The Santaland Diaries
Making his debut in 'The Santaland Diaries,' Rob Williams creates an elf who's not so naughty yet who keeps the show nice
Reviewed by Robert Faires, Fri., Dec. 10, 2004
The Santaland DiariesZachary Scott Theatre Center Whisenhunt Arena Stage, through Jan. 2
Running Time: 1 hr, 10 min
It's no secret that underneath the sweet and pretty surface of Christmas sometimes lurks a rather ugly season. Scratch that shiny peppermint cane, and you'll often find coal, black and bitter to the taste. There's the shrill, inescapable commercialism, the greed on both sides of the cash register, foul tempers, indifference to the needy all that stuff Charlie Brown was complaining about 40 years ago. So it was old news by the time David Sedaris got a job as an elf at Macy's and witnessed firsthand all the cruelty, insensitivity, and ill will toward men committed right there in the sweet and generous heart of the season (well, its secular side, anyway): the meeting place of children and Santa. His tale of that experience, The Santaland Diaries, was and is wickedly funny in its cataloging of Yuletide crimes and misdemeanors, but it didn't really surprise us on that score. And for six years, neither did the Zachary Scott Theatre Center's stage production. In Martin Burke's deliciously memorable performance, you sensed that here was a cynic whose season as an elf confirmed all his worst suspicions about human nature, that our baser instincts will out every time.
But that's all changed this Christmas. Another actor has stepped into the role and with him comes surprise. Rob Williams, who has previously spent Decembers at Zach performing as one of the Flaming Idiots, is now among the teeny tannenbaums and gargantuan gumdrops spinning Sedaris' saga of holiday jeer. Wisely, neither he nor director Dave Steakley have sought to duplicate Burke's work. Instead, they've shaped the role to Williams' personality, which is much sunnier, optimistic. As he climbs into the Little Elf suit and starts to relate the many indignities he suffered in it, Williams seems caught off-guard, as if he never imagined that people could be so bossy, thoughtless, mean. He comes across as a good-natured guy, an Everyman from the heartland, who's unexpectedly found himself slaving nine-to-five in the fifth circle of hell. His initial "can you believe this" astonishment, besides being totally understandable and totally disarming suggests a man who believes people are inherently good and is stunned when they aren't. He tells us that he's not a nice person himself, but it doesn't wash; everything about Williams says the opposite: his eyes, his grin, his voice, his open manner all testify to his niceness. Even his acts of defiance e.g., telling people that if they step on the Magic Star, they'll be able to see Cher feel more like lighthearted mischief than guerrilla warfare by a disgruntled employee battling a brain-numbing job.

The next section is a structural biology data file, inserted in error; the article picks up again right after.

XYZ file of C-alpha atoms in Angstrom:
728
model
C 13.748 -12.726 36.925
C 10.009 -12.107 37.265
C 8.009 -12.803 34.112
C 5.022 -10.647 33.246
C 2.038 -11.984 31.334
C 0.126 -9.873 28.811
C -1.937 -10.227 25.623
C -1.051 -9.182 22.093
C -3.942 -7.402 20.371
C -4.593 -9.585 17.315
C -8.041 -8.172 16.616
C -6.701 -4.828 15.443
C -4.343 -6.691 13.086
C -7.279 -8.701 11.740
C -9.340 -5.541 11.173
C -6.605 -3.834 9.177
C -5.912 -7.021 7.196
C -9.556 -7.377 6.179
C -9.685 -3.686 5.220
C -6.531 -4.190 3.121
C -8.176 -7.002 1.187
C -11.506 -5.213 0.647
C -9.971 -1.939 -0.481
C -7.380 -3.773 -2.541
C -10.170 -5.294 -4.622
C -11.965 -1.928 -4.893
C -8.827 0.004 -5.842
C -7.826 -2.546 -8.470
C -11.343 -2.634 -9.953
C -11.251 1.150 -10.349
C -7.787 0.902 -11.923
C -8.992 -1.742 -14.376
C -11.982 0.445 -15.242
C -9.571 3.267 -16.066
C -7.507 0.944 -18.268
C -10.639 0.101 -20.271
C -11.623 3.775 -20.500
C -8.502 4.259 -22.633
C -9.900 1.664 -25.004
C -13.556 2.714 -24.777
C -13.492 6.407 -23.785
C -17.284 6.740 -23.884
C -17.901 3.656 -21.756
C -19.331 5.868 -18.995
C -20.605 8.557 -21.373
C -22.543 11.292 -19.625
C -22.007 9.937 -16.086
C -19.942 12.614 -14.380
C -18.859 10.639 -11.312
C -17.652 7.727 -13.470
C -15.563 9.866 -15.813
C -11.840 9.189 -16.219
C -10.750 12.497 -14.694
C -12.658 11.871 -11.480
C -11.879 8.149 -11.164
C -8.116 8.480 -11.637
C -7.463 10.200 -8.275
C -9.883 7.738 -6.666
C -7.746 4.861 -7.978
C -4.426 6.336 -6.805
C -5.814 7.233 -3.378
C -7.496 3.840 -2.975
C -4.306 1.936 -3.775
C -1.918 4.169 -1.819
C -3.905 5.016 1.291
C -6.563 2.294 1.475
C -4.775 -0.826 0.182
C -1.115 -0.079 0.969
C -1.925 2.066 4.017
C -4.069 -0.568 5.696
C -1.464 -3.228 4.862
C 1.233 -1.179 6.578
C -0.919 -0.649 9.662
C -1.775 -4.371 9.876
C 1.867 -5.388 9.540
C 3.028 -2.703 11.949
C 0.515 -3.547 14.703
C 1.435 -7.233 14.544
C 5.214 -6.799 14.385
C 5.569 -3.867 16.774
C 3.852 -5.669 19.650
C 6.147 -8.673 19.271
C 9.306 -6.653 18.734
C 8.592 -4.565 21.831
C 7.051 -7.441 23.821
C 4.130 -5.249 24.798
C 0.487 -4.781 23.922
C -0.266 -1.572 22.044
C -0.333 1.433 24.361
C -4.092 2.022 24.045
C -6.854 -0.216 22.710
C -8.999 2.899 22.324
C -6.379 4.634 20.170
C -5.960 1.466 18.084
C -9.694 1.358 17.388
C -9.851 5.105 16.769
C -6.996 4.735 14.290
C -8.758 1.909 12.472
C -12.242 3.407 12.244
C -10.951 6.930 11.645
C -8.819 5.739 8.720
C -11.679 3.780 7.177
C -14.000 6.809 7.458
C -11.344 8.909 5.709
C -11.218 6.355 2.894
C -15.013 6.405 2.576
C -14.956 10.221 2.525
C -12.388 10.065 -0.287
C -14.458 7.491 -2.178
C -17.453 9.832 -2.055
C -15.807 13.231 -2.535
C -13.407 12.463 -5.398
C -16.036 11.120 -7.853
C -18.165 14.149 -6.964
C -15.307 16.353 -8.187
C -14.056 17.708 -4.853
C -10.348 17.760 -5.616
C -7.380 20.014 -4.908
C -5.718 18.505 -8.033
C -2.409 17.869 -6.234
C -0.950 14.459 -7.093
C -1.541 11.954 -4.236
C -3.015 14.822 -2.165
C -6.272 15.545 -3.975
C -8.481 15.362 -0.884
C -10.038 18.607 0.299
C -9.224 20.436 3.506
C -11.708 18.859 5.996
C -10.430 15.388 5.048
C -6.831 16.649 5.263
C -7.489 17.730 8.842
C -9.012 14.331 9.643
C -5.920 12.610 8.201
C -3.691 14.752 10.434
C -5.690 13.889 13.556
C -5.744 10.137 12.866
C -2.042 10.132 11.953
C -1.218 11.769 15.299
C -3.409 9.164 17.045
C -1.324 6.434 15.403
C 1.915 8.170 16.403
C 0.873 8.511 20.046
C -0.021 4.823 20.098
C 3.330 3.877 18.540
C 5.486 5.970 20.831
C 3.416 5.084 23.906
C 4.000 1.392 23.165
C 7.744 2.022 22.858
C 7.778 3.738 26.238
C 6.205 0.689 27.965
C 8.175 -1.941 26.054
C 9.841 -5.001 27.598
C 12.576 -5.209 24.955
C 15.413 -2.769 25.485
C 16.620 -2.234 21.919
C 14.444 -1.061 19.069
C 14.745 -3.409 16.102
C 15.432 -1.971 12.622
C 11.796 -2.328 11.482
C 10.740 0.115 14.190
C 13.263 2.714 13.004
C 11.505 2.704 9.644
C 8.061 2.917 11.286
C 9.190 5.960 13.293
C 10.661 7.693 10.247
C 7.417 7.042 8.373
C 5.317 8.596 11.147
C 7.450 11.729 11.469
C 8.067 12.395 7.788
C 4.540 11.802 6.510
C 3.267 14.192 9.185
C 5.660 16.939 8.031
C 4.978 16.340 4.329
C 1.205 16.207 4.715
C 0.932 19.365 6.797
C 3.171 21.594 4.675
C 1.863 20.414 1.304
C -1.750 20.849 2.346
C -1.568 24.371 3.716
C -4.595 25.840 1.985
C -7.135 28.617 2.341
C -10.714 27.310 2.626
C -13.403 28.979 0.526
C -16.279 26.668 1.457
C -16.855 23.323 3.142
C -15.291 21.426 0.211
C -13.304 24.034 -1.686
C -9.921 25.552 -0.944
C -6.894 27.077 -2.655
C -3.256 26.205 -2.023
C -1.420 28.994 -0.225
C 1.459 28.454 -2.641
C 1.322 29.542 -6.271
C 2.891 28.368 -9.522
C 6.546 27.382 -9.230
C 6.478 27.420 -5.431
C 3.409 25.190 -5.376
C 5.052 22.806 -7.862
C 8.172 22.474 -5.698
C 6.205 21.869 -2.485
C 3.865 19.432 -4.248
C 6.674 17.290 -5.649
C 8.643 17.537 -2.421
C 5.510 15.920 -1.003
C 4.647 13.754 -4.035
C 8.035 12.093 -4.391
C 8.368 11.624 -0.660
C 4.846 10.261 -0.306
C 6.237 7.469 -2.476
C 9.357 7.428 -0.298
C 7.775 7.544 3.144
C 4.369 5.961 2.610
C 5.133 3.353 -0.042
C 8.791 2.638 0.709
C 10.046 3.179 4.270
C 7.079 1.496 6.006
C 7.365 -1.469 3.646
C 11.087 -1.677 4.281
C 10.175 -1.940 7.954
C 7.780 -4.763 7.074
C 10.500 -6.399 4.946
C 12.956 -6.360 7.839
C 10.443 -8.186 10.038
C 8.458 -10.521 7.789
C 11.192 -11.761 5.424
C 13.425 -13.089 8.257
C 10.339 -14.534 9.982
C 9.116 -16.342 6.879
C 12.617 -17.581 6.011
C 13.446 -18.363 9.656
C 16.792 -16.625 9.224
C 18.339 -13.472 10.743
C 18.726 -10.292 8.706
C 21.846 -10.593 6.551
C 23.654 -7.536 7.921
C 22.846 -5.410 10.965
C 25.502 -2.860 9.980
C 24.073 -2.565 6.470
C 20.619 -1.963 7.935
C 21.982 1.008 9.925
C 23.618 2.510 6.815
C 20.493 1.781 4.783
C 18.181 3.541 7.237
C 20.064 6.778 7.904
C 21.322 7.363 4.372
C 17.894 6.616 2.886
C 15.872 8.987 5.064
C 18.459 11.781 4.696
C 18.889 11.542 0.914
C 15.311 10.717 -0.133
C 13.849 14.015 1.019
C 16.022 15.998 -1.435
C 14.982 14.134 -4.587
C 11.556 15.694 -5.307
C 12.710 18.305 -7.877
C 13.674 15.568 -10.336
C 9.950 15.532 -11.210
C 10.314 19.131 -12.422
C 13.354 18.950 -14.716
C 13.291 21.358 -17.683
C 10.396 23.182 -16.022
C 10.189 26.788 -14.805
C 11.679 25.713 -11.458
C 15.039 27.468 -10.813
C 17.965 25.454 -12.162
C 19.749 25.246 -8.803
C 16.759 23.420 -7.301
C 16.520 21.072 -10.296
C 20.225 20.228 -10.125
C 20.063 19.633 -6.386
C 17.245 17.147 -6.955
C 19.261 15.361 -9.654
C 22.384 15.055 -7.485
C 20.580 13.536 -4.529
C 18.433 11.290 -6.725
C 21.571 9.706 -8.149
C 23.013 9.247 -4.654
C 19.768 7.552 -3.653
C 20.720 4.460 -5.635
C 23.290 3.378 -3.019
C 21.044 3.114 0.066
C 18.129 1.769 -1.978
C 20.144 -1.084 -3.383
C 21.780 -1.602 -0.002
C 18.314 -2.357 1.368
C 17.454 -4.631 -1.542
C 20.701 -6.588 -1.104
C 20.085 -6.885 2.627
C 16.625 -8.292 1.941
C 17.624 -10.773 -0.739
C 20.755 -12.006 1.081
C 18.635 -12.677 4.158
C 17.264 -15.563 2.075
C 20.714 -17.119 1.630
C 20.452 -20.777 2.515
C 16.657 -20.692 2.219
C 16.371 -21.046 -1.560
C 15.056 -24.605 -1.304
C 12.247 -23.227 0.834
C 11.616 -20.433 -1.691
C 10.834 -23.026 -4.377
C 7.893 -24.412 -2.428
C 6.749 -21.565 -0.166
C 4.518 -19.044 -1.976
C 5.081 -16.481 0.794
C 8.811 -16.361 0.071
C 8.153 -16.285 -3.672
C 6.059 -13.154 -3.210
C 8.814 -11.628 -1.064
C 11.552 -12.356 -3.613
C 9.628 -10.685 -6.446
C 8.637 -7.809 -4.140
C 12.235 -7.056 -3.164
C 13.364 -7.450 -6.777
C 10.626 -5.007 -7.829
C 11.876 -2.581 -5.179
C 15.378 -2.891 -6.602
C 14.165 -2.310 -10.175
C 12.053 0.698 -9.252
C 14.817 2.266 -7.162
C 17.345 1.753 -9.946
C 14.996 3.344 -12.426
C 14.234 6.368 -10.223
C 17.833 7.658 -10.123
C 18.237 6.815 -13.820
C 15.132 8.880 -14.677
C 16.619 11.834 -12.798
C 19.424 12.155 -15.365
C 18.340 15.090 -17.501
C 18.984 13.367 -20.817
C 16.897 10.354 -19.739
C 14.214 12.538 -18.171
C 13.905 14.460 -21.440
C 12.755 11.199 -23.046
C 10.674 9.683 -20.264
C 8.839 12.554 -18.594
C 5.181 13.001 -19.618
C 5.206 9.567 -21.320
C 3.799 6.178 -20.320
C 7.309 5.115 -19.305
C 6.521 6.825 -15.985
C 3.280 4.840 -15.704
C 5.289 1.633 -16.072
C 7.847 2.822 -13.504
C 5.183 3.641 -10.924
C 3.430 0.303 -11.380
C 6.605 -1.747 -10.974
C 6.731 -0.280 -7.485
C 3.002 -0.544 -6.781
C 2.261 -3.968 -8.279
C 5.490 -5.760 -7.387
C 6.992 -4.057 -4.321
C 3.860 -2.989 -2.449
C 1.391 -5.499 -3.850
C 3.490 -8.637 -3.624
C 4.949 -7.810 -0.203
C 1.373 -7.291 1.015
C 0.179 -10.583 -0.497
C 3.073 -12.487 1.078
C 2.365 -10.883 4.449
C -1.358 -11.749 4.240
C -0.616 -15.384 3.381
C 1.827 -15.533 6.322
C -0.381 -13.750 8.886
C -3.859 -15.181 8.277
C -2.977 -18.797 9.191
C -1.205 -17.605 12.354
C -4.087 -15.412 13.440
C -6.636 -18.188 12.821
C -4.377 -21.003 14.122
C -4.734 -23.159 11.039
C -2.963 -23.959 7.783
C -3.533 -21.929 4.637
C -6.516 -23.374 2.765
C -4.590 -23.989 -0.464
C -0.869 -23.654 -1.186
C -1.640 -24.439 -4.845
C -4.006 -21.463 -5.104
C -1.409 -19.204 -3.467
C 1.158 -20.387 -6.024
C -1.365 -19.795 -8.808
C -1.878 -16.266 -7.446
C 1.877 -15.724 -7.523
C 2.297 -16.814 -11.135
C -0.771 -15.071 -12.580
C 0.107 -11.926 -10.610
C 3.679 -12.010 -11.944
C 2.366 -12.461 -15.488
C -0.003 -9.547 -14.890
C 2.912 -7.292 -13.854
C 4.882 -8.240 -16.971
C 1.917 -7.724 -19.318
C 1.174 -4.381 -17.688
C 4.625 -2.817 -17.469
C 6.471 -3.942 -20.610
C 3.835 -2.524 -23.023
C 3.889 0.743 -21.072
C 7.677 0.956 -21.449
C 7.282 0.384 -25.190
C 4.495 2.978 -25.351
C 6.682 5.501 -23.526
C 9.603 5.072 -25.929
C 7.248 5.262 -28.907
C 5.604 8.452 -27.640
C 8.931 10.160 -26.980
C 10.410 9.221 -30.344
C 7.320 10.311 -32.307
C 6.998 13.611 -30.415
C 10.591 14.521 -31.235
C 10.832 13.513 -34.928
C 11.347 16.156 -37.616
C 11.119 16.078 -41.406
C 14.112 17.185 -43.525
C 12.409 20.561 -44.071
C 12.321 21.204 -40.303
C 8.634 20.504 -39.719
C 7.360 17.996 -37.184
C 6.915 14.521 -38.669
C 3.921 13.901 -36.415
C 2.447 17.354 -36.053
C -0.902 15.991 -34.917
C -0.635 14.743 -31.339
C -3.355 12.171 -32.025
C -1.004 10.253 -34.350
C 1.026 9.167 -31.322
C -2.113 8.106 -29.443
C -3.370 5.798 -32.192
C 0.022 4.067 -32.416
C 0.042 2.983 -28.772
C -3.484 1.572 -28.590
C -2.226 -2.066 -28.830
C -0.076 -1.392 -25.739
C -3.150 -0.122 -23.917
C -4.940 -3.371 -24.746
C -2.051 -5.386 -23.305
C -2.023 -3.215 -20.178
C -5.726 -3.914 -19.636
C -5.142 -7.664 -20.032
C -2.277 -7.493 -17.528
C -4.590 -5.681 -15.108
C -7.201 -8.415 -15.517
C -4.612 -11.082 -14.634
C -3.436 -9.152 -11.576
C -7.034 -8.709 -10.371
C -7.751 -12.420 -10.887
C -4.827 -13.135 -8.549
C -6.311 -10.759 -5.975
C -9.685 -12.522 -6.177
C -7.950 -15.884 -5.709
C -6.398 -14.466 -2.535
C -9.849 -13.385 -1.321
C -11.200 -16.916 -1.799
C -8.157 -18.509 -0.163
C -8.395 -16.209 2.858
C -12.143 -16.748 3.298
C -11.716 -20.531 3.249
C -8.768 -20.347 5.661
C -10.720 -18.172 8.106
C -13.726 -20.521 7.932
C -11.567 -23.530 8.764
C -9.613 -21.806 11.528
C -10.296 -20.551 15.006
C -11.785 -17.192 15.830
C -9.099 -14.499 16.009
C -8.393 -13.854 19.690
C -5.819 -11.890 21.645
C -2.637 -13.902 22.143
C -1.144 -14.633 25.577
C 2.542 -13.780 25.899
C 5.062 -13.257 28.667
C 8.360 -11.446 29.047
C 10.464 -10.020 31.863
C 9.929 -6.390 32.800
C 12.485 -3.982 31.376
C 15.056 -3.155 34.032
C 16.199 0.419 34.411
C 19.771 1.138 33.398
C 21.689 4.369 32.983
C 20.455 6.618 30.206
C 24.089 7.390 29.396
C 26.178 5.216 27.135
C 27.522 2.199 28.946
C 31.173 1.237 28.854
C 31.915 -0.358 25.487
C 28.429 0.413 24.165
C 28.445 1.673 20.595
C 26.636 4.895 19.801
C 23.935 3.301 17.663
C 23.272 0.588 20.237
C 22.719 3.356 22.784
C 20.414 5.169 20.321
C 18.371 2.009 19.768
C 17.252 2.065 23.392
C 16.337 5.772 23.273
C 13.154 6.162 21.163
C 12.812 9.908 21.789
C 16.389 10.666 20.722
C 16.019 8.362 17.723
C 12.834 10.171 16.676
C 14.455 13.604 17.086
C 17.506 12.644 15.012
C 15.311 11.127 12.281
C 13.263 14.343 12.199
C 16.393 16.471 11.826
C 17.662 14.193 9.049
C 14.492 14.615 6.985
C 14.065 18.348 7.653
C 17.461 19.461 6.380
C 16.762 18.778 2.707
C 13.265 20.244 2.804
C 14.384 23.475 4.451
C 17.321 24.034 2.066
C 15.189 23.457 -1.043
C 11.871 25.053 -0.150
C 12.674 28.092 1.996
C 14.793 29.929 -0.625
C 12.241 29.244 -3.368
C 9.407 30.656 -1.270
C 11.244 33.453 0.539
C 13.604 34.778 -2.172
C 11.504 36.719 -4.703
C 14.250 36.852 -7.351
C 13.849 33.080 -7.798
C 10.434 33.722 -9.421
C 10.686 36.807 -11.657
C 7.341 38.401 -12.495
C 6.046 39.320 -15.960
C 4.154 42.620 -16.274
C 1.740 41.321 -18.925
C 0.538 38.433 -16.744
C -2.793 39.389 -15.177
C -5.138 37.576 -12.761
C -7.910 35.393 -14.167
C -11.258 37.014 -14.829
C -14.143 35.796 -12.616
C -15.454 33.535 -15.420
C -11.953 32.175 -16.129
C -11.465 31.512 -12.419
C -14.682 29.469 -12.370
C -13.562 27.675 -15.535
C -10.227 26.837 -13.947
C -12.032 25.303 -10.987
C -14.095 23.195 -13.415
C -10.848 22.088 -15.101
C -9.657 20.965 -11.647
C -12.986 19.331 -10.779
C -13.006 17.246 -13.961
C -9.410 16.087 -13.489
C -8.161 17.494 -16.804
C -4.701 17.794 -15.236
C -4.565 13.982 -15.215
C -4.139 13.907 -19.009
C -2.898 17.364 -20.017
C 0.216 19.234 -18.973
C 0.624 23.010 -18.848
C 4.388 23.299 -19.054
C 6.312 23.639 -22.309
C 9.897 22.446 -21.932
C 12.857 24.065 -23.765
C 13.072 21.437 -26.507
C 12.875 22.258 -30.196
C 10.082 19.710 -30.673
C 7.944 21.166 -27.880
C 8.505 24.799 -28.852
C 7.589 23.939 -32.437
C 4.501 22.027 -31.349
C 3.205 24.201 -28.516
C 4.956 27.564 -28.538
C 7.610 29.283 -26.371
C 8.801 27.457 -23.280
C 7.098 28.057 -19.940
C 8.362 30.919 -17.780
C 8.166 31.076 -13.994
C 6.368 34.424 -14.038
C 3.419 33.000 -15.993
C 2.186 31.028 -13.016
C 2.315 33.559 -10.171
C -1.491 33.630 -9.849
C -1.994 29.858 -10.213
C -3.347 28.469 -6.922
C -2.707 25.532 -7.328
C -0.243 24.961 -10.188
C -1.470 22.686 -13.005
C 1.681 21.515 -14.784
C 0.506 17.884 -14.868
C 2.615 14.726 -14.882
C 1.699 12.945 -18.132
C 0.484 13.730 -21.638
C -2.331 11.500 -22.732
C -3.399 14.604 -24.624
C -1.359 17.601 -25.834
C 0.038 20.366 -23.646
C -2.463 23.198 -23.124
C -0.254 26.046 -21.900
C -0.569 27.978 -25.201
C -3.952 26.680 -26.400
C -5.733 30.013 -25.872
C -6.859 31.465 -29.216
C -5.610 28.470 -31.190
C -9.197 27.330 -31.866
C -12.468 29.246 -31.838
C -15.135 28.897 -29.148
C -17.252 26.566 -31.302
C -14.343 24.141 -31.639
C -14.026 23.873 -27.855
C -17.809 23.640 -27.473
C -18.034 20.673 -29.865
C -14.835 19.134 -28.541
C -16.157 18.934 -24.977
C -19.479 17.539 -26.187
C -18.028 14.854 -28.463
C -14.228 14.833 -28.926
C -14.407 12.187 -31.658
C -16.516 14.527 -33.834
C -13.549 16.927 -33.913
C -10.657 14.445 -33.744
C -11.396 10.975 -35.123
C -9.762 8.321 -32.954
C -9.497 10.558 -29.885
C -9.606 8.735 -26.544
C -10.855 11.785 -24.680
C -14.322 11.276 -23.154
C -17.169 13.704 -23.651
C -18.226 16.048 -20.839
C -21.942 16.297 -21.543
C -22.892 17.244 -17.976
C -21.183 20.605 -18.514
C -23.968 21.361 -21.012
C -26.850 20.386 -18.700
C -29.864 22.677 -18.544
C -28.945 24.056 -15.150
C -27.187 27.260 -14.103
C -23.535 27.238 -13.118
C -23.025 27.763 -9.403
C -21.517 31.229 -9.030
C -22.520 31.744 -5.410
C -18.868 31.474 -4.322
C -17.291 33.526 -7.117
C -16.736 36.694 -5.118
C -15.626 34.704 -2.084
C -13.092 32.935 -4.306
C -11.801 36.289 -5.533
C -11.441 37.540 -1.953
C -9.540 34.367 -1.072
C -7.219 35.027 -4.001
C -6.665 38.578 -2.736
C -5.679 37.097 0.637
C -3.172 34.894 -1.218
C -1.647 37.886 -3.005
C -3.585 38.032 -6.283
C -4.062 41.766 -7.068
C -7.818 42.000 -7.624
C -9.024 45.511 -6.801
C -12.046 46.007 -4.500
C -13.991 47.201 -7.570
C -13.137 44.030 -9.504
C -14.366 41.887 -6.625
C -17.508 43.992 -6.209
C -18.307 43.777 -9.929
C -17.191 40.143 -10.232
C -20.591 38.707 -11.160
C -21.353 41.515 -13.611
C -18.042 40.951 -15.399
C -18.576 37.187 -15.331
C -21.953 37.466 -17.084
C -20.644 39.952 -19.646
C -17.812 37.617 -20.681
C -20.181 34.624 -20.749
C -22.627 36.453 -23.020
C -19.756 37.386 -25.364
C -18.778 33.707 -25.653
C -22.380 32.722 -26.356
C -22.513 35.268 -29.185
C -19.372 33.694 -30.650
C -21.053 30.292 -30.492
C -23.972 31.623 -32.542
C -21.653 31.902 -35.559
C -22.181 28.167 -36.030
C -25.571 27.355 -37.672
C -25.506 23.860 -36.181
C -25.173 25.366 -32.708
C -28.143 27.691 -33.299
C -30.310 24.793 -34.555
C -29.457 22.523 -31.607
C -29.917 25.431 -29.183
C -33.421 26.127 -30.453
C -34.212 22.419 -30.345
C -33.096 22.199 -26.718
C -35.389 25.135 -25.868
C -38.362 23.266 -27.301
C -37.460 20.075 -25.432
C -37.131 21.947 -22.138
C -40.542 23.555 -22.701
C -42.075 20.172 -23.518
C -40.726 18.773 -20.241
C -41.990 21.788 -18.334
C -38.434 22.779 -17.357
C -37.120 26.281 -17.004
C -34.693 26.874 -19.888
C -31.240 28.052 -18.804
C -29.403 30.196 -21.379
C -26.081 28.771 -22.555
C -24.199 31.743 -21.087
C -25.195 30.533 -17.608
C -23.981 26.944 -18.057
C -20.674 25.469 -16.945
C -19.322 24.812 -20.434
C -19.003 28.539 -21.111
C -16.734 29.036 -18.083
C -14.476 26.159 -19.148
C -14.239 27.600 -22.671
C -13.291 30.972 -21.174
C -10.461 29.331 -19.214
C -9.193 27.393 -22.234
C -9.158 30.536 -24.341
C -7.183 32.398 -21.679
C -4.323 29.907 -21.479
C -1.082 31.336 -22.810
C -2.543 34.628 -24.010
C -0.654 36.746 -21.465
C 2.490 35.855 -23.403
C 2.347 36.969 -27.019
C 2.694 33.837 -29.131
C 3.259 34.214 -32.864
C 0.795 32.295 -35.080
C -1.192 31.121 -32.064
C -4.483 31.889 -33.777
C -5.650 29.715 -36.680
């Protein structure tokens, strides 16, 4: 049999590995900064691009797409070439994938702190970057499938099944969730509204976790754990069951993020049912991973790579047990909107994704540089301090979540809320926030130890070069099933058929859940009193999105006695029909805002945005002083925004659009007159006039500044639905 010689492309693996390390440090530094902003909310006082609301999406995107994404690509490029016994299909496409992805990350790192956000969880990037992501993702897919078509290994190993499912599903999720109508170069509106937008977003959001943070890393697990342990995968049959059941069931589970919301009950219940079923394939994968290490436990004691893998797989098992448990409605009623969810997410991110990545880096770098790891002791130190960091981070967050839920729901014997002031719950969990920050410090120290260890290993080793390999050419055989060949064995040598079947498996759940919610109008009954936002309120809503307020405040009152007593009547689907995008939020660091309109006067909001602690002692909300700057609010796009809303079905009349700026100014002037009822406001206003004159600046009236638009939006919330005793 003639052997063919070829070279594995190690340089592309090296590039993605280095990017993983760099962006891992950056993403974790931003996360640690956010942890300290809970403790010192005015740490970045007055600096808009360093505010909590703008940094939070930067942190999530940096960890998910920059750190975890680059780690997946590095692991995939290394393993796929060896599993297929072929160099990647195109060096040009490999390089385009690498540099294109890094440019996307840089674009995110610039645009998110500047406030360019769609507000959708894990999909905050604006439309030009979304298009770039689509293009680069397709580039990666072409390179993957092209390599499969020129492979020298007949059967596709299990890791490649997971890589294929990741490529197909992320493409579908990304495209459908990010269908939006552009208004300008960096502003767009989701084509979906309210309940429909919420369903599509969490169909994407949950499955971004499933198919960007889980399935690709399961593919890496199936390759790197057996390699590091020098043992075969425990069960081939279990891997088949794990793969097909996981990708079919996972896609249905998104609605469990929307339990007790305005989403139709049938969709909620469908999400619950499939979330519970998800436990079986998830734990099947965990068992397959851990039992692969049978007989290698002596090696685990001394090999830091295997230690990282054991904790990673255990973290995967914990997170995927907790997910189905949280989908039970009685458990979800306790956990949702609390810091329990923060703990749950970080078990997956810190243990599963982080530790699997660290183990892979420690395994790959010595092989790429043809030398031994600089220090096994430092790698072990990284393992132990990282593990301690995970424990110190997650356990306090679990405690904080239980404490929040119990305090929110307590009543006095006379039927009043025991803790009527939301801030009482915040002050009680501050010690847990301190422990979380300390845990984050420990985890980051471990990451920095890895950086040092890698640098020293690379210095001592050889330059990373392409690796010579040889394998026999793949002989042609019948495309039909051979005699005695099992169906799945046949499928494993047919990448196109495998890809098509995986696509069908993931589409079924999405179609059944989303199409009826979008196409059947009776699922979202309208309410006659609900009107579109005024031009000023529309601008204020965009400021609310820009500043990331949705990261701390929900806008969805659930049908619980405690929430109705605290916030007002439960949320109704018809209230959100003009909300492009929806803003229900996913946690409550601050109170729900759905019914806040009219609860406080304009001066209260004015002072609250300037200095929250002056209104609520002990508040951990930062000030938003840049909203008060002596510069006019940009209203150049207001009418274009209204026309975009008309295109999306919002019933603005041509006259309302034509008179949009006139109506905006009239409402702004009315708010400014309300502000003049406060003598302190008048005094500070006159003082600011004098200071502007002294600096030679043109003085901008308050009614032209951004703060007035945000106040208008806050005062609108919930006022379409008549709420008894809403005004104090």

Now, as Williams gets deeper into this twisted territory, his voice takes on a matter-of-fact flavor, as if he's come to accept the insanity swirling about him as normal. He seems swept up in the madness, losing his faith in the decency of human beings, until an 11th-hour encounter with a saintly Santa brings him back from the brink. Williams' delivery of this moment of emotional rescue is understated, like much of his performance, but it brims over with a tenderness that's honest and true. This approach may be surprising to those familiar with Sedaris' version or Burke's, but it works because it's so in keeping with Williams' persona and his sincerity. It fits with the man who, before launching into the Sedaris story, makes a bologna sandwich with his feet, who's as quick to poke fun at himself as anyone, who engages the audience playfully and never cruelly.
This is not to sidestep the humor of the piece. Williams has two decades' experience with a comedy team, and it's to be expected that he would be able to mine every laugh he wanted from an expertly crafted comic work such as Santaland. He does, and with the same effortlessness and easy charm that he juggled torches and scythes. And his rapport with fellow performers Meredith McCall and Jason Connor who deliver their own treats in four comic songs preceding the Diaries is as breezy and natural as with his old partners. It's just that there's no surprise in the fact that this edition of Santaland keeps your funny bone constantly tickled. The surprise is in the elf who's not so naughty yet who keeps the show nice.